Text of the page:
Fifteen months and counting—that’s how long I’ve been living in Bermuda. Fifteen months of curious exploration (Cooper’s Island Nature Reserve, anyone?), memorable firsts (chatting with Wyclef Jean before last year’s Music Festival) and lessons learned (never leave home without bungee cords and duct tape). Short trips abroad definitely have their benefits—after all, it’s called vacation for a reason—but living outside one’s home country sure has its perks. Expat life stokes reinvention, adventure and the willingness to try new things. With it comes unforced cultural exchange and the opportunity to learn at every corner. Here in Bermuda I quickly learned to say “good morning,” “good afternoon,” and “good evening,” before starting any conversation—although having lived in the über-polite U.S. Virgin Islands in years past, that custom had long been engrained into my consciousness. Fifteen months in I’ve also learned to cross at the crosswalks, to honk my horn when I see friends and to dress smart casually, constantly. I’ve also learned that seemingly simple things, like obtaining one’s driver’s license, is a long and difficult process pitted with potholes, but alas, I won’t open that can of worms again.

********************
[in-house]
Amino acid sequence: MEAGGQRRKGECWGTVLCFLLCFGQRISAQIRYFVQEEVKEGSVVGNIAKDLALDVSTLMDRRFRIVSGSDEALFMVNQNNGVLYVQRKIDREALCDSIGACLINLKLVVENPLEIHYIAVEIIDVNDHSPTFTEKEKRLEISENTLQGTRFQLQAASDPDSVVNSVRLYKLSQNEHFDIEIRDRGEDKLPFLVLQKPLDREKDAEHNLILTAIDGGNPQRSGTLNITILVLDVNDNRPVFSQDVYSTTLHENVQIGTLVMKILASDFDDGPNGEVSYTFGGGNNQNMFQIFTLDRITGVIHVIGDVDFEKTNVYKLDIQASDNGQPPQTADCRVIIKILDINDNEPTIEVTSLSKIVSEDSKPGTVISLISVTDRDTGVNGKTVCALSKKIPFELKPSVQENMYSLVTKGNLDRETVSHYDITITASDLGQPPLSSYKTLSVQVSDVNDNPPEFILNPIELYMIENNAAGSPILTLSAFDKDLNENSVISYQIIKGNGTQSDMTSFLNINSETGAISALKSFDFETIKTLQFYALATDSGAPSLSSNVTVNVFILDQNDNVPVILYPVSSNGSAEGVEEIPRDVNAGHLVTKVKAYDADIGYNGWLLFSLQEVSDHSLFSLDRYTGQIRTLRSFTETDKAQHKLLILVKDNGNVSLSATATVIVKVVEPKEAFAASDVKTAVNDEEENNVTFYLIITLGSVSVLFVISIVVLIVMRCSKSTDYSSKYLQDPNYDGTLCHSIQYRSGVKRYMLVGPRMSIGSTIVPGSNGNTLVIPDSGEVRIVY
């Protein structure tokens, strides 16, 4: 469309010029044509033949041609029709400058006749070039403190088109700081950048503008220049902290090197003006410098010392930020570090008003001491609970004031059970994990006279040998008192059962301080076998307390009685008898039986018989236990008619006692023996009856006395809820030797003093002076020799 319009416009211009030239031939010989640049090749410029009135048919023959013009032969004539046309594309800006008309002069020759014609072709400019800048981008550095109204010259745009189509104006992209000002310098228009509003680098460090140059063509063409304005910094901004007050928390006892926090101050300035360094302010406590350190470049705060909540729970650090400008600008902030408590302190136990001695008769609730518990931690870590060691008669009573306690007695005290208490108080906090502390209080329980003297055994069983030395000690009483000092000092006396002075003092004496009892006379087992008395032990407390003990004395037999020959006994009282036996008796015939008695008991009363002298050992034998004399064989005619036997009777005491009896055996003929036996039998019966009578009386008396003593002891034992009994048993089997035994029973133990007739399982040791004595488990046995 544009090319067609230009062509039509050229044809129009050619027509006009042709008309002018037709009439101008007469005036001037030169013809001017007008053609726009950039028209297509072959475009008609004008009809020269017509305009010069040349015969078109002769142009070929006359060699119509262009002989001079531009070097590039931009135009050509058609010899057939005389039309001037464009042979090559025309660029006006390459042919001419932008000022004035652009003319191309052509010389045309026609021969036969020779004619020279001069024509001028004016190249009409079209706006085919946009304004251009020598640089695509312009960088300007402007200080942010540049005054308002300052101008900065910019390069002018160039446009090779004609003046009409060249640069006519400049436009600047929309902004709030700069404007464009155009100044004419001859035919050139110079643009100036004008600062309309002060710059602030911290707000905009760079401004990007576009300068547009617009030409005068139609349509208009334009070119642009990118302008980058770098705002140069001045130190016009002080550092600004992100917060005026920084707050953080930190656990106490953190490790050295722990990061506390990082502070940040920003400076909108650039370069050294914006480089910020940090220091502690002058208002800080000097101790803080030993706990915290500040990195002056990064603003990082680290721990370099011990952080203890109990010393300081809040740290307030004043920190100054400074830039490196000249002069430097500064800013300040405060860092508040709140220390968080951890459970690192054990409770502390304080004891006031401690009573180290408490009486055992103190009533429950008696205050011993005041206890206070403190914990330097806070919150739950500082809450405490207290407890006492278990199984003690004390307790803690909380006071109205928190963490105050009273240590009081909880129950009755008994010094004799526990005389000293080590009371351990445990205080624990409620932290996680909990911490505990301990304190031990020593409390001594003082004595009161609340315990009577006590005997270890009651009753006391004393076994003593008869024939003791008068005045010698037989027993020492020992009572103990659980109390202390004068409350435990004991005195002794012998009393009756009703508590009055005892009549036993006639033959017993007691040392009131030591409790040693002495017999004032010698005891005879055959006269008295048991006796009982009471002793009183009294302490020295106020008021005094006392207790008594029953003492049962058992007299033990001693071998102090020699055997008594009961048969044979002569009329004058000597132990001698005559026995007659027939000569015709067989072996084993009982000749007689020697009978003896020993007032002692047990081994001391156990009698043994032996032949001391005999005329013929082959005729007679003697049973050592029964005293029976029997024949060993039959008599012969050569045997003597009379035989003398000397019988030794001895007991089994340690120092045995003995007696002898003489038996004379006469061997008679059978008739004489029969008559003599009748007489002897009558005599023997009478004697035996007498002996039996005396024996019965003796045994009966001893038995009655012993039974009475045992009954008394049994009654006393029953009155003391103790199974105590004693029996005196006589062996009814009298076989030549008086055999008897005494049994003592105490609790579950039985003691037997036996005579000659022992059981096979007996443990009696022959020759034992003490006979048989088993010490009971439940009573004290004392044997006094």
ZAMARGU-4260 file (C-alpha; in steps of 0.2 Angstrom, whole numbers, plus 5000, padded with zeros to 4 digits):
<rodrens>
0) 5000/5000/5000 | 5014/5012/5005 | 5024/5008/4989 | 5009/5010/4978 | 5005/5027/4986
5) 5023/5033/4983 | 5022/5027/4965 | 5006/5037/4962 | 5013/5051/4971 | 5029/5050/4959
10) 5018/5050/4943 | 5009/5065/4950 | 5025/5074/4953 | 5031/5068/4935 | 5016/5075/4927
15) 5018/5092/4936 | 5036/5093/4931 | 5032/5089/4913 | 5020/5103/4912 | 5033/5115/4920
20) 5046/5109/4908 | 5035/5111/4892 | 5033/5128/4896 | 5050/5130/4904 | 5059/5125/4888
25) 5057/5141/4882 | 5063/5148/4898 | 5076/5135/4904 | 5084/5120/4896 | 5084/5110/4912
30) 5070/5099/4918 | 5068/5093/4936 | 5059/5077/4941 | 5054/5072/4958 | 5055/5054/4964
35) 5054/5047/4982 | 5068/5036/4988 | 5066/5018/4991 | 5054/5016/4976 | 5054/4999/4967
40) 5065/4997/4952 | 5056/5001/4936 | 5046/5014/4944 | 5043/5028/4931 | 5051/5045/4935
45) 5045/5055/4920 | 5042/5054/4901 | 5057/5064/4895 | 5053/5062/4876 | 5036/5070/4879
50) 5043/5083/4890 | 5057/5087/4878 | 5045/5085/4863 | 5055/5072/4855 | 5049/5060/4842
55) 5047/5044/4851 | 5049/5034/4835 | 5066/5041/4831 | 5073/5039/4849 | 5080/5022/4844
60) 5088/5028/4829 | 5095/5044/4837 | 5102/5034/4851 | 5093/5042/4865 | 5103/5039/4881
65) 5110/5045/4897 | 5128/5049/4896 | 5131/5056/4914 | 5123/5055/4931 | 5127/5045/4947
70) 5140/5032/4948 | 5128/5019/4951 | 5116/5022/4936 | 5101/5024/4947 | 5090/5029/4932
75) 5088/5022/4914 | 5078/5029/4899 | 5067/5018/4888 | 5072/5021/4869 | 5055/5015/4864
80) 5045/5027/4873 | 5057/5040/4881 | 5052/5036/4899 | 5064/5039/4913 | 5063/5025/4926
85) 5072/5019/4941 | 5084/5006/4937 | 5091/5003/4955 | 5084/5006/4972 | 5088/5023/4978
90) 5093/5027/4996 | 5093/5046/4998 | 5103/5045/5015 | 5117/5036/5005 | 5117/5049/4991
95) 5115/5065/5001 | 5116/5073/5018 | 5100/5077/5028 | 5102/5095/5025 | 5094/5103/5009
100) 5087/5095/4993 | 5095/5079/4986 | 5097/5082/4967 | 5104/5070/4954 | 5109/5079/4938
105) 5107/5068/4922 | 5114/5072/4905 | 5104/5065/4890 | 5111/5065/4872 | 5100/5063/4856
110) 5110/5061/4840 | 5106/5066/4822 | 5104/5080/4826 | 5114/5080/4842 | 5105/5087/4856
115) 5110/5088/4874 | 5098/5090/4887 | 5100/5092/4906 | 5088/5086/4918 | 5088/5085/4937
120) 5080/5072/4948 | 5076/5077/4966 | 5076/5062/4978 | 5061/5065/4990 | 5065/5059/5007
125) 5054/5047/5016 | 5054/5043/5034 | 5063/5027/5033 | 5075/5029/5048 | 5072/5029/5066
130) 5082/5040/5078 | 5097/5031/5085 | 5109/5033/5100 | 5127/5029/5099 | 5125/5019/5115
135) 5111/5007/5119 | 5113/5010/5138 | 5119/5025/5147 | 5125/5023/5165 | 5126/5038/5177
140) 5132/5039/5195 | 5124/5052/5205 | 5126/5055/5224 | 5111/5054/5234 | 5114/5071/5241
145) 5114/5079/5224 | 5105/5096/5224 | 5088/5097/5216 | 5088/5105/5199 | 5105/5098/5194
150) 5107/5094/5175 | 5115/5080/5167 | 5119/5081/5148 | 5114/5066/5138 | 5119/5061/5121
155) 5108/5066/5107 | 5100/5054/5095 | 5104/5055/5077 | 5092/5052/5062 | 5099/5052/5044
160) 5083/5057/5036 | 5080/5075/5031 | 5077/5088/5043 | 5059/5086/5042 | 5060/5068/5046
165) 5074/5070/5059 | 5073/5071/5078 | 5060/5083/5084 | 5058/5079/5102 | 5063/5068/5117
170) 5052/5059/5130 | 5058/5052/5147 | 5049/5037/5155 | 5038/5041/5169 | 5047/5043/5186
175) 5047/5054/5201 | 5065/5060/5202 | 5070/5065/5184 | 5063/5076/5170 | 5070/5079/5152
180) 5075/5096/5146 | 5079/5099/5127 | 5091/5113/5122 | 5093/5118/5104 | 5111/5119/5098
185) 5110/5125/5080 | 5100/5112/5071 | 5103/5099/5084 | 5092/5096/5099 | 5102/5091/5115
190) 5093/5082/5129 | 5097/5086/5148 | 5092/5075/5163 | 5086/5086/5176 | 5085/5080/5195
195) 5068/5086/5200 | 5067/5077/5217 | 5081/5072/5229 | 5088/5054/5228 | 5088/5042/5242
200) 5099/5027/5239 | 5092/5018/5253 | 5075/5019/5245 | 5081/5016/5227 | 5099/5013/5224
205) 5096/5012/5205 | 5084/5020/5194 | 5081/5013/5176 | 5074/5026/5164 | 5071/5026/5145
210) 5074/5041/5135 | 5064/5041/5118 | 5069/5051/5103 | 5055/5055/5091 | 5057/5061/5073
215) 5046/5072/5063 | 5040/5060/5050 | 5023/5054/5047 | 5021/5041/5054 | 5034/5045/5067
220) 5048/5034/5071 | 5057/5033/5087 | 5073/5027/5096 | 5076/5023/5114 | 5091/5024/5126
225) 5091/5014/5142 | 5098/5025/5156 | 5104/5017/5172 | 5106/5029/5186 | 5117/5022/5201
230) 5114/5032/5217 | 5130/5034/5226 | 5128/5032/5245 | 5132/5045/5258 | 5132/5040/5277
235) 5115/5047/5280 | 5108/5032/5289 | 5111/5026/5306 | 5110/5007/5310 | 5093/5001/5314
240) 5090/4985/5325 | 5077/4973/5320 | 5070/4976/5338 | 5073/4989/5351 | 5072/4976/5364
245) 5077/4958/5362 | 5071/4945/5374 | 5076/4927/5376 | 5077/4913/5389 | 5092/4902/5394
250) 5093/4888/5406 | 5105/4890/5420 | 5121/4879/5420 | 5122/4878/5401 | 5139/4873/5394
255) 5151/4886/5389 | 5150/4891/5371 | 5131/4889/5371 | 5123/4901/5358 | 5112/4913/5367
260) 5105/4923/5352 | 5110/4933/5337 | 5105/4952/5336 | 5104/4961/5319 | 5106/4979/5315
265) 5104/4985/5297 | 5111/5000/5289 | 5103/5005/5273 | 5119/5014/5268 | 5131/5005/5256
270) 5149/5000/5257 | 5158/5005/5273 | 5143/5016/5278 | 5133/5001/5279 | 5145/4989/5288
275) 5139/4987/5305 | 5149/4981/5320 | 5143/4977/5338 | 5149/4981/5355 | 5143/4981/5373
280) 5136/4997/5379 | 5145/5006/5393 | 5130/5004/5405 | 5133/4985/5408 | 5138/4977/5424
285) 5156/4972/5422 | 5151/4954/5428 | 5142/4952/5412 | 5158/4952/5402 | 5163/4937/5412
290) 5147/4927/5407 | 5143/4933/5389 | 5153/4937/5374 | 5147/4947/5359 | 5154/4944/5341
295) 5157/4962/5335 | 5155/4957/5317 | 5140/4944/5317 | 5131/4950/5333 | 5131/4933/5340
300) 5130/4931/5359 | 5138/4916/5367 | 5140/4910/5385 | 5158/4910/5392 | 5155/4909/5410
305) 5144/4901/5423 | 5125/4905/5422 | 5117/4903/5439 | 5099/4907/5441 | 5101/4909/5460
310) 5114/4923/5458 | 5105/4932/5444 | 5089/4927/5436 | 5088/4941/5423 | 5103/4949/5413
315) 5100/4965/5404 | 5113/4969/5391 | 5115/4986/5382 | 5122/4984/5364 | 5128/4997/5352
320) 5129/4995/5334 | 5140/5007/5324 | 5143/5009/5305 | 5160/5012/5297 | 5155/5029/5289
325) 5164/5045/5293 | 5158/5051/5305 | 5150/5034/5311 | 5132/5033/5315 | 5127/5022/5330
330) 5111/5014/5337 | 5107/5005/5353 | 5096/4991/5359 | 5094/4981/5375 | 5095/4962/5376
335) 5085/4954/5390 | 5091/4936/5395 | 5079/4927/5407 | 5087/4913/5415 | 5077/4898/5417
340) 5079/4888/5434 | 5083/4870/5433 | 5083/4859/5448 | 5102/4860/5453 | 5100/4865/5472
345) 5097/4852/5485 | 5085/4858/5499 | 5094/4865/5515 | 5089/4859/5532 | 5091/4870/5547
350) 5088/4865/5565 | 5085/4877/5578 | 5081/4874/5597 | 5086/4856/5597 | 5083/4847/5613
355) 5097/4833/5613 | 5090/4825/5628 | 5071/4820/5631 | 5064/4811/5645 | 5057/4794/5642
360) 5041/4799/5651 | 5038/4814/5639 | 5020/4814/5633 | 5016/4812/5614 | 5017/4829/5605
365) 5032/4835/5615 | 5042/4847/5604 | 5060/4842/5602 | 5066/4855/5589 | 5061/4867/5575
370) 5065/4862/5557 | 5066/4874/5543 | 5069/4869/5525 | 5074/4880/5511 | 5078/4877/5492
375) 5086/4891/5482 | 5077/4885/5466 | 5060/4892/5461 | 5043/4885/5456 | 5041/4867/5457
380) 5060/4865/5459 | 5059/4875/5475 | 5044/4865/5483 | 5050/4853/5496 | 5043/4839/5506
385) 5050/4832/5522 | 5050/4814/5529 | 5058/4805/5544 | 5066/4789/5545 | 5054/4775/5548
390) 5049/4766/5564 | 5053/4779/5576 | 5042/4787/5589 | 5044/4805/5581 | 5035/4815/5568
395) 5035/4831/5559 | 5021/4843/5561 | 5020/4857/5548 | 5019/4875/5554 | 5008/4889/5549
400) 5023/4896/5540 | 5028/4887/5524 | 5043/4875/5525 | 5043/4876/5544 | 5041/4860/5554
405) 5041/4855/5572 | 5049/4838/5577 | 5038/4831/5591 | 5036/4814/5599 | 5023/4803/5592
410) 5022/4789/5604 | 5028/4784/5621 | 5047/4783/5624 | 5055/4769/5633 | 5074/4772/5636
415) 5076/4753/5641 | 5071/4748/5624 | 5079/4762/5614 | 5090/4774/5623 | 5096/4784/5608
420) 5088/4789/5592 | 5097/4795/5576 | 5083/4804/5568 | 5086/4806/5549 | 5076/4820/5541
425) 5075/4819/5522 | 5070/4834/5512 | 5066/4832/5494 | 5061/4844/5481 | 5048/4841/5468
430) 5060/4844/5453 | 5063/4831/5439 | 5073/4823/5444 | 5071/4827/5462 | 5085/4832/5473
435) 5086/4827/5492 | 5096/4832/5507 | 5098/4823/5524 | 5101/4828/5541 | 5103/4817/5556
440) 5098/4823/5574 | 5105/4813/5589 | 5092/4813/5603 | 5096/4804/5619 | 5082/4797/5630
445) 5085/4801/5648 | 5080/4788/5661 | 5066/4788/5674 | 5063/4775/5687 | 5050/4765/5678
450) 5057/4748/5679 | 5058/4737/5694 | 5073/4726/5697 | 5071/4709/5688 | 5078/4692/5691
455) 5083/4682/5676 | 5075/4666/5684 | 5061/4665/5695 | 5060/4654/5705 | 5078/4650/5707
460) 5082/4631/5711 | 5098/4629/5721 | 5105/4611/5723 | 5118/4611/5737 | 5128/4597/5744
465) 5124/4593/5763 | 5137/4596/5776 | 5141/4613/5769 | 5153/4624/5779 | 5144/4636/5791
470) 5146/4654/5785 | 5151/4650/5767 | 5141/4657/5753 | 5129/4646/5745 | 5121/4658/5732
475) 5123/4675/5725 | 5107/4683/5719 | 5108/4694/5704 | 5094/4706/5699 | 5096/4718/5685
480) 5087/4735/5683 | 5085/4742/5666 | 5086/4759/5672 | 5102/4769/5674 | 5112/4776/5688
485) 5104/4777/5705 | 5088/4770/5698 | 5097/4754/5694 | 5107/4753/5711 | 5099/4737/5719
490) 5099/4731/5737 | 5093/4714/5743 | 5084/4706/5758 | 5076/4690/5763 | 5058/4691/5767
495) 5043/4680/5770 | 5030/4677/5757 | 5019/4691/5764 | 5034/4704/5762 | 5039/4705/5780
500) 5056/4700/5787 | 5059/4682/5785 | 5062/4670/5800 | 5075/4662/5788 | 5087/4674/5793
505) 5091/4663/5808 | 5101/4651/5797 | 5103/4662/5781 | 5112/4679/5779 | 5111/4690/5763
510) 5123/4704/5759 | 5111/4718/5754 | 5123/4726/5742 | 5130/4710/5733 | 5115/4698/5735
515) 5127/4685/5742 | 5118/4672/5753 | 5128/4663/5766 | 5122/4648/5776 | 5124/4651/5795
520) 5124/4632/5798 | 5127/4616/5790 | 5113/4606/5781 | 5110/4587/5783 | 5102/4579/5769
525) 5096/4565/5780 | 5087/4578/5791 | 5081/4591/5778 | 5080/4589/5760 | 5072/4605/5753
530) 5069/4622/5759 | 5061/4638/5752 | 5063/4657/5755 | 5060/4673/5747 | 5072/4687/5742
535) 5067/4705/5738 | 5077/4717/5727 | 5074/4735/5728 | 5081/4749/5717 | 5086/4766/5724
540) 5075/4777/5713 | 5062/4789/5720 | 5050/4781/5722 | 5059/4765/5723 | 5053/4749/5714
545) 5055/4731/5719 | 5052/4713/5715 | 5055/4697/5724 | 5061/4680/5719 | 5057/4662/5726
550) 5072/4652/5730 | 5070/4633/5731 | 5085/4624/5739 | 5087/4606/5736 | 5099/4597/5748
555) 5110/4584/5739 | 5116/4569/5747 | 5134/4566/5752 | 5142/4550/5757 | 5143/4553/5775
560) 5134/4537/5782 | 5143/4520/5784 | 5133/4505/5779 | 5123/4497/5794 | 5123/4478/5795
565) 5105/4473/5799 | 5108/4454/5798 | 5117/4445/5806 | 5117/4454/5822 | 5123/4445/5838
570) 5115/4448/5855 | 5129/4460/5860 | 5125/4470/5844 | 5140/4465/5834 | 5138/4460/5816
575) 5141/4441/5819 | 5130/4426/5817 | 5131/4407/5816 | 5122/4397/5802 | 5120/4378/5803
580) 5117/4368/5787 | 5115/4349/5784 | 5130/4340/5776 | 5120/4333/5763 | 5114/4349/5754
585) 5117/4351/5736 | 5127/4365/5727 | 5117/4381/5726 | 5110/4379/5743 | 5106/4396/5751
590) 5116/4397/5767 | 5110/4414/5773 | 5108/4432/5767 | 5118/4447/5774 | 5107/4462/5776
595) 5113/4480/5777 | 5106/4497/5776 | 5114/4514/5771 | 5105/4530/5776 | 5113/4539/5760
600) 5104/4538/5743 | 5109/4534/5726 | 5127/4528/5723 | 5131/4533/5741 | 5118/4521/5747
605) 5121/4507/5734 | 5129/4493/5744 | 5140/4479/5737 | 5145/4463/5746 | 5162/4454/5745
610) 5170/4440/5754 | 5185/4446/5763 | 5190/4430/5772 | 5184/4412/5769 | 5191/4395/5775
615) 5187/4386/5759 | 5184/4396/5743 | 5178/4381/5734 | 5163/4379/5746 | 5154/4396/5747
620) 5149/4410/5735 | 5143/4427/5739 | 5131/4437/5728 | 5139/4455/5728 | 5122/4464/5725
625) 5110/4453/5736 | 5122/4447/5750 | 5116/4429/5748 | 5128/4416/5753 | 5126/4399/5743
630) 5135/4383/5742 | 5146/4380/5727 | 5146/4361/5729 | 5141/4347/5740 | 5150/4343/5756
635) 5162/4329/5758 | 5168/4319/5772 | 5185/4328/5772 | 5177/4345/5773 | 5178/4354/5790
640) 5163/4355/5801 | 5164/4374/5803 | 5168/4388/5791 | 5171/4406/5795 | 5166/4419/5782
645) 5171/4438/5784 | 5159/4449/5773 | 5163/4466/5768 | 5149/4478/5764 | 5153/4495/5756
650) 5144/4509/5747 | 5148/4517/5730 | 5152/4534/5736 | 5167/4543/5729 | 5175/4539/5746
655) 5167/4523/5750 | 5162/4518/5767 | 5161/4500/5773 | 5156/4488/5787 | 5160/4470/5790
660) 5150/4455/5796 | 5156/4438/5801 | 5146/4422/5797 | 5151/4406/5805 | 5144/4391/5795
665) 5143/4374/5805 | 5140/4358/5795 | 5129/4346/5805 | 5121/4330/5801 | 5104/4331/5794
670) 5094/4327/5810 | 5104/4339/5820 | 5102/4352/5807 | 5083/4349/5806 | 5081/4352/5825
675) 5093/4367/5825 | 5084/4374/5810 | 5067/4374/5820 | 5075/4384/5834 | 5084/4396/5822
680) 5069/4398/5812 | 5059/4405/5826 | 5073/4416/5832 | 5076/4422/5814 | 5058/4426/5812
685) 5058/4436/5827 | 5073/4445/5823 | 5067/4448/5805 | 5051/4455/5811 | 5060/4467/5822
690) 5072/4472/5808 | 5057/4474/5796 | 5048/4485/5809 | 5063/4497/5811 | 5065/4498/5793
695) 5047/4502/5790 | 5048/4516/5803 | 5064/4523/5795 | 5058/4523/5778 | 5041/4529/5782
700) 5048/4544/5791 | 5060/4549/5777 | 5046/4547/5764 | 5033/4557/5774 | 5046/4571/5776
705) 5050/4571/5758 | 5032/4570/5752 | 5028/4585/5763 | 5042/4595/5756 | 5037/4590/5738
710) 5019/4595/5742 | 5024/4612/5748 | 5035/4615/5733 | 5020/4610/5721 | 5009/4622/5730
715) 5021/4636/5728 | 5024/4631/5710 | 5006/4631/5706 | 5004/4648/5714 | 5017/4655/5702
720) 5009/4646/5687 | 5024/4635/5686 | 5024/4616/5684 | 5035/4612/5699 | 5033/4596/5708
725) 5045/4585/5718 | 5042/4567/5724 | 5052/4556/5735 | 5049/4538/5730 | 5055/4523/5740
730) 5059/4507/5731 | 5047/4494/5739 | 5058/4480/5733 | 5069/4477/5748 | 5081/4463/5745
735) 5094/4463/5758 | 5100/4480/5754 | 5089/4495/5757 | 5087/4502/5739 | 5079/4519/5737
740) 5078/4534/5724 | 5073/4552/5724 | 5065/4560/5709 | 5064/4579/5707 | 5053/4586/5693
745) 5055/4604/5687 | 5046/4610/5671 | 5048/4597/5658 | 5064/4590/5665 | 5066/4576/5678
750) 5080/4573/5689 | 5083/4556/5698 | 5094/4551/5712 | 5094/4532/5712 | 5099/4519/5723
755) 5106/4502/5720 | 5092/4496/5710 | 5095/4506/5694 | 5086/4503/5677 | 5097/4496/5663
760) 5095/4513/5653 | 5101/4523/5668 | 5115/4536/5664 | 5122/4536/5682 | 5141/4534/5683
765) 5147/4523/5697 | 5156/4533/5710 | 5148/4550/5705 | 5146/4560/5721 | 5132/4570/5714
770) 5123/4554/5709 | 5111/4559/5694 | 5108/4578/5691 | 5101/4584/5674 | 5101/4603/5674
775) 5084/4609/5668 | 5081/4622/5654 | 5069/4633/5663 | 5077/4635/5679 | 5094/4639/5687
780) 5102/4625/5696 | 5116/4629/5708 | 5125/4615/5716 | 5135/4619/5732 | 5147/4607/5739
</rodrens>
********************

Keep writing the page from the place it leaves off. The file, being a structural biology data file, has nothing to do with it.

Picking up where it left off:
Point is, being an expat is a good thing as Istanbul transplant Meg Nestorov recently discovered. I first met Meg through Twitter where she and I casually connected about planning for her big move abroad. I’m not exactly sure why, but all expats, no matter what their nationality or where they live, really like to help other expats or expats-to-be. Call it some kind of secret expat code. So when Meg had questions about moving to Turkey I was more than happy to help. Like me, she posts funny quips about life abroad on her blog, The Notorious M.E.G., and has since parlayed her time in Istanbul into a part-time blogging gig on Gadling. As her first post about expat life attests, living abroad is sometimes a challenge, but no doubt an interesting, weird and incredibly fulfilling challenge.